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Greendale's summer school program offers a variety of classes for students to take, from ukulele to yoga. Tiffany Stoiber/Now Media Group


GREENDALE - Just when you thought school was out for the summer, Greendale is still keeping learning alive and well, and lots of fun. 

The Greendale School District offers dozens of different classes for kids to explore during the summer months, including cursive writing, robotics and coding.  

Of course, summer school is not a new concept. But for the past decade, Greendale has been evolving the program to something new and exciting, district officials say.

"For the past 10 years, we've been evolving the classes," said Jessica Talsky, the summer school principal. "Now, we even have more enrichment classes than remedial classes." 

Enriching classes

More than simply offering opportunities for students to catch up on subjects where they may be falling short, Greendale is continually offering more classes in which kids can just have fun learning something in their interest area.  

These classes are the key to the program's growth. Around 700 students are enrolled this year, and the summer school program now spans two school buildings, with almost 50 different classes for kids to take, according to the district.

For students, it's a chance to learn something more, with a bit of fun mixed in.

"I'm always glad to be doing summer school," said eighth-grader Charlie Julien. "It's fun for me because I love school, so when they introduced it to me I was like, 'Yeah! Three more months!' "

Animated lessons

Julien started summer school to take a cursive handwriting class and ended up getting involved with the stop-motion animation class. After taking the class for three years, he's now a teaching assistant for the class, helping his fellow students with everything that goes into making a stop motion video.

Since there are no grades or tests, stop-motion teacher Sandy Speare says the students can feel more free to experiment and use the medium to express themselves, rather than make a video to fulfill a criteria or get a good grade. 

"They can take risks," Speare said. "If they fail, there's not a grade riding on it. ... There are no certain requirements they have to fill."  

Speare has taught summer school for 13 years, and this is her 11th year teaching stop motion. In all that time, Speare says she hasn't had any discipline problems. The students get to take the time to work on projects they come up with and really dive into their creative time.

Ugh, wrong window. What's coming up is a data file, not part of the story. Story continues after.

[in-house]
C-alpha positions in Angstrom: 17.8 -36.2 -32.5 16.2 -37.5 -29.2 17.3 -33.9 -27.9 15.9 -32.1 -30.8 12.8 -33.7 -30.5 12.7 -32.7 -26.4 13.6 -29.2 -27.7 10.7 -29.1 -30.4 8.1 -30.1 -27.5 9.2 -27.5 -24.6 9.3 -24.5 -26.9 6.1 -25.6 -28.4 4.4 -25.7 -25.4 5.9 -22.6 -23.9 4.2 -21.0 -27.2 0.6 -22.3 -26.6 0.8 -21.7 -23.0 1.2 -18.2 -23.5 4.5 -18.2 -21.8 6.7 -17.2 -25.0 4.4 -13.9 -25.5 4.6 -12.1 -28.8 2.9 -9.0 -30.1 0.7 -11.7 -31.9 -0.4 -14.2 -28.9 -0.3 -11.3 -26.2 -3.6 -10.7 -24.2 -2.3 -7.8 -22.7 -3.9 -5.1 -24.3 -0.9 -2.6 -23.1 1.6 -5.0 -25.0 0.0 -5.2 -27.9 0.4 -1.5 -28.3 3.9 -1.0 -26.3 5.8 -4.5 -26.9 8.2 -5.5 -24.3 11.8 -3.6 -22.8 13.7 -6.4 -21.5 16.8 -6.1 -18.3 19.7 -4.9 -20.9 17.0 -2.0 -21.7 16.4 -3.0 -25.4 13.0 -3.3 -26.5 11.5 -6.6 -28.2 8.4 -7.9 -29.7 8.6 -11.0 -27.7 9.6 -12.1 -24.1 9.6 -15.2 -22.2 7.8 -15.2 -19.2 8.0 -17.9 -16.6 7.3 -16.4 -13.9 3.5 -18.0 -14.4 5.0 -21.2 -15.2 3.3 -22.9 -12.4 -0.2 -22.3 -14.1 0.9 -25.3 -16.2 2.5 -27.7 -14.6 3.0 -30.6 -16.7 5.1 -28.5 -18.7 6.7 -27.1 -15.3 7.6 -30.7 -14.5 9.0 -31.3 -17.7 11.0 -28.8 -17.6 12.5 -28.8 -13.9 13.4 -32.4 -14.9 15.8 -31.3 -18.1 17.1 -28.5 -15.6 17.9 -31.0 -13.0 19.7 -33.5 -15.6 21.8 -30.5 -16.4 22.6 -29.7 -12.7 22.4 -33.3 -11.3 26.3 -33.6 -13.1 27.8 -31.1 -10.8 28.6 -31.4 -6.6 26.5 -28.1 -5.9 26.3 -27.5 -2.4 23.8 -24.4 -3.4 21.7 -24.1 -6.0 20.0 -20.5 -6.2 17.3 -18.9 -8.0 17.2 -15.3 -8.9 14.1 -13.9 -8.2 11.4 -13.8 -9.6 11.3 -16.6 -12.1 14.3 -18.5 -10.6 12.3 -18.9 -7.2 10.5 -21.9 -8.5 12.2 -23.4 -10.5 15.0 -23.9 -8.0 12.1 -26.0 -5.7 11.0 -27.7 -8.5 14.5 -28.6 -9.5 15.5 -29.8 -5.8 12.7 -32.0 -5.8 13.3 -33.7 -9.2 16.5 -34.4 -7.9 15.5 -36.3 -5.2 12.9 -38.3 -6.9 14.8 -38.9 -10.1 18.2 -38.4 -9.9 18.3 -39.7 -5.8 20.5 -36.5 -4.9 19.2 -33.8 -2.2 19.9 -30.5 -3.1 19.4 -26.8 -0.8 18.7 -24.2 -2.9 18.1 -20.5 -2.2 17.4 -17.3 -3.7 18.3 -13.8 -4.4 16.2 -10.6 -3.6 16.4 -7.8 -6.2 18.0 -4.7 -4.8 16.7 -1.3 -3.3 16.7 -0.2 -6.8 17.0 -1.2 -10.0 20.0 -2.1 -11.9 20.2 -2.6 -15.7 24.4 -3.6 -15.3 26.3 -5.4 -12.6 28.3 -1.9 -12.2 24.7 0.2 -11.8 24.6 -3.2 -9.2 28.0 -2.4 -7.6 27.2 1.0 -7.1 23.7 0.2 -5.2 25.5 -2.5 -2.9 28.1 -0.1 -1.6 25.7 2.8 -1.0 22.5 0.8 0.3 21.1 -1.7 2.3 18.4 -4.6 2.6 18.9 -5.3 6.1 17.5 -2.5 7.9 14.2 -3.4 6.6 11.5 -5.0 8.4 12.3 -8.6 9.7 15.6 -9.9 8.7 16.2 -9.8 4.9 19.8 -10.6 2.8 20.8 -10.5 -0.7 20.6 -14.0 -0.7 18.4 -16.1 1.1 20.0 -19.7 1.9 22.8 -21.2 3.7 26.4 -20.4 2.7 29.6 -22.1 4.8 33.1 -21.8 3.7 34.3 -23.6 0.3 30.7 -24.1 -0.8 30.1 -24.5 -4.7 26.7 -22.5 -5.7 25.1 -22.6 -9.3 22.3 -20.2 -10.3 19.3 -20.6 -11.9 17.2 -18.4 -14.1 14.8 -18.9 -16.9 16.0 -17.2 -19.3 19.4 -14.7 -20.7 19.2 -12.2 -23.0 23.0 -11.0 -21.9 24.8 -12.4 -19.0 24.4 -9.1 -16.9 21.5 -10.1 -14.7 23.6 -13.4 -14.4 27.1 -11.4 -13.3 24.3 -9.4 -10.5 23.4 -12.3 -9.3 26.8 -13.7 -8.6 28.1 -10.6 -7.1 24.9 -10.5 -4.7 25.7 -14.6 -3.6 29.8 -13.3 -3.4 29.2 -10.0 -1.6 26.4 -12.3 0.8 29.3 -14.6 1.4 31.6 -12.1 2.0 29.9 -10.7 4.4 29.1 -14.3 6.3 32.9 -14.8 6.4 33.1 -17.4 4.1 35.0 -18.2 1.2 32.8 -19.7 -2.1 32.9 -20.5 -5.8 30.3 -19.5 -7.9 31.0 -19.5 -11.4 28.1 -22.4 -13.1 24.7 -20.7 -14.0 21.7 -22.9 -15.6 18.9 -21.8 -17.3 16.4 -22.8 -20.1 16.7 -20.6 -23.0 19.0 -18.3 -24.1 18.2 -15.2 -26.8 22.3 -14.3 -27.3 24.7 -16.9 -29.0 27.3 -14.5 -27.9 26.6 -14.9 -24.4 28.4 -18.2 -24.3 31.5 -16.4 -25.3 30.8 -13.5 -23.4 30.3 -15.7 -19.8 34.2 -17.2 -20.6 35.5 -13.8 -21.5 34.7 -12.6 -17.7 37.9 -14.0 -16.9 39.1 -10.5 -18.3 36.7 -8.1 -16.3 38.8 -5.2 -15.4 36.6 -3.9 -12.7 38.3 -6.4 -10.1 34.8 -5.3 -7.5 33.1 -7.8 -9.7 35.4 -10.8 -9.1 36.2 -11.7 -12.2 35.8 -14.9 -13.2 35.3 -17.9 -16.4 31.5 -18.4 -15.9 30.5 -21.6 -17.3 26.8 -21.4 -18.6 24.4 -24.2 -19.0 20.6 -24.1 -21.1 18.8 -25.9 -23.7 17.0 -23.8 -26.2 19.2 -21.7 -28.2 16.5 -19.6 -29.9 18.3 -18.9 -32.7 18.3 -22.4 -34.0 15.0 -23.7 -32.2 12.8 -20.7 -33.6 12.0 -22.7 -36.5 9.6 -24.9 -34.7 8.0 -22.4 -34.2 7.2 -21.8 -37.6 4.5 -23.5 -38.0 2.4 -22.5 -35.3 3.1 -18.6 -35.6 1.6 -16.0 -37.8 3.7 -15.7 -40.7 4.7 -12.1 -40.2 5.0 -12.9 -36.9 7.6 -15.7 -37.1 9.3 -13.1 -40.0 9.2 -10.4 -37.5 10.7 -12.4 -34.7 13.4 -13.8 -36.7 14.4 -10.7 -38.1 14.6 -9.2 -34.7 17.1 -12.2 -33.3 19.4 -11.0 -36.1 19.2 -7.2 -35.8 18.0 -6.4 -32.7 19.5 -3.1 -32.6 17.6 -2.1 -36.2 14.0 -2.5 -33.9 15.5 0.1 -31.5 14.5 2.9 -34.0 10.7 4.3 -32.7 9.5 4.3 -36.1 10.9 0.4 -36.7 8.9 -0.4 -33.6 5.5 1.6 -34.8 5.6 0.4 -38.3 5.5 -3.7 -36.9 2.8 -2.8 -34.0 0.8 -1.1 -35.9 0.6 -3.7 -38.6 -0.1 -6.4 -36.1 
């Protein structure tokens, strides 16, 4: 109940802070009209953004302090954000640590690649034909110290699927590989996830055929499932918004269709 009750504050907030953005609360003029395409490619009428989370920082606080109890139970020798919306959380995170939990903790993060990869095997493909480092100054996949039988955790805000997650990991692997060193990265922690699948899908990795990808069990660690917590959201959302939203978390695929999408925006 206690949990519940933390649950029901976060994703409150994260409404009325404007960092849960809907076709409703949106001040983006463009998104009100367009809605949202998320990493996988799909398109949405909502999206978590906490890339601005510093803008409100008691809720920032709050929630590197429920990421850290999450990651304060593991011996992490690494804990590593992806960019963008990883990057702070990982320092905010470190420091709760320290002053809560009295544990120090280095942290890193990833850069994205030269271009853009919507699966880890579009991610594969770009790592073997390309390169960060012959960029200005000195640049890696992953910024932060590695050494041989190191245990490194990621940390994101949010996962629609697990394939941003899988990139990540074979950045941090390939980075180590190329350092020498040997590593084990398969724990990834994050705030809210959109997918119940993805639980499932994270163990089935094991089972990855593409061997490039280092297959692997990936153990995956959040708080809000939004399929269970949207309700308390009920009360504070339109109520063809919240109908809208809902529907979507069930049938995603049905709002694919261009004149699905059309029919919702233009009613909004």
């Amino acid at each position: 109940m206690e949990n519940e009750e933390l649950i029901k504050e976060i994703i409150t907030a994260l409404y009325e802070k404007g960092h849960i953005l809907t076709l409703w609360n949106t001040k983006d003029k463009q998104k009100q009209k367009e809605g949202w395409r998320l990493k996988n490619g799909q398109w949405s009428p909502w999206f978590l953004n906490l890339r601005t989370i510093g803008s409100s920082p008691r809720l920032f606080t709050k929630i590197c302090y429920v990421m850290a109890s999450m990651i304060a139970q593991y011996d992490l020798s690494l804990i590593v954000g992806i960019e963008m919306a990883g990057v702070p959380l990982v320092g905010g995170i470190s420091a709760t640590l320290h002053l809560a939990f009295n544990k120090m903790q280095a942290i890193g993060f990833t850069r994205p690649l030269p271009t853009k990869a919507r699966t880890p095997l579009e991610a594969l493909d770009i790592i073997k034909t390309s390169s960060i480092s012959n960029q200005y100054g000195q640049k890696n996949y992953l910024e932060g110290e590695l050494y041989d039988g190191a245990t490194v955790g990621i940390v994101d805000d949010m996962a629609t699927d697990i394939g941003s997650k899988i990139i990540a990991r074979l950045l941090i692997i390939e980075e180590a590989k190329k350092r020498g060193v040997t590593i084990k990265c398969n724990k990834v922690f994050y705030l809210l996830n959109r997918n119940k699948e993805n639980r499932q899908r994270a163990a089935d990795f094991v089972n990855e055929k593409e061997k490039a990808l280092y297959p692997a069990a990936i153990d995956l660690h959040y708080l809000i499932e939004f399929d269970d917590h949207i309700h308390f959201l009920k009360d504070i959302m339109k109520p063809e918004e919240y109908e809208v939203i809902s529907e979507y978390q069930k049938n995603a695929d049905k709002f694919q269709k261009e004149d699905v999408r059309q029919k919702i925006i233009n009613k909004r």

The class isn't entirely without structure, though. Speare said she uses the first two days to teach the kids how to use the equipment and has them make a sample movie.  

Throughout the course, she also teaches the students how to use specific technology, like a green screen, which the students can then apply to their projects if they so choose.  

"The kids have a chance to let their creativity shine through. They have the self-motivation to create something," Speare said. "They have the freedom to take whatever path they want to learn, to really personalize their learning."  

Broad selection

This learning experience isn't isolated to stop motion. Within the diverse set of offerings, students can explore whatever their passion may be, whether it's the ukulele, cooking, or Broadway musicals.  

"Greendale has a diverse set of offerings," Speare said. "So the kids can explore their passion or discover it."  

Students can even join the "leadership academy," a program that lets kids help their fellow students learn in the role of a teaching assistant, like Julien.  

But whatever class kids choose, Talsky is sure that the summer experience will be a good one.  

"Parents can feel good about what their child is doing, they know they're getting an enriching experience," Talsky said.  

And kids are sure to enjoy their summer, too.  

"One of my favorite quotes from a student was, 'That was so much fun,' " Speare said. " 'I can't wait to come back tomorrow.' "

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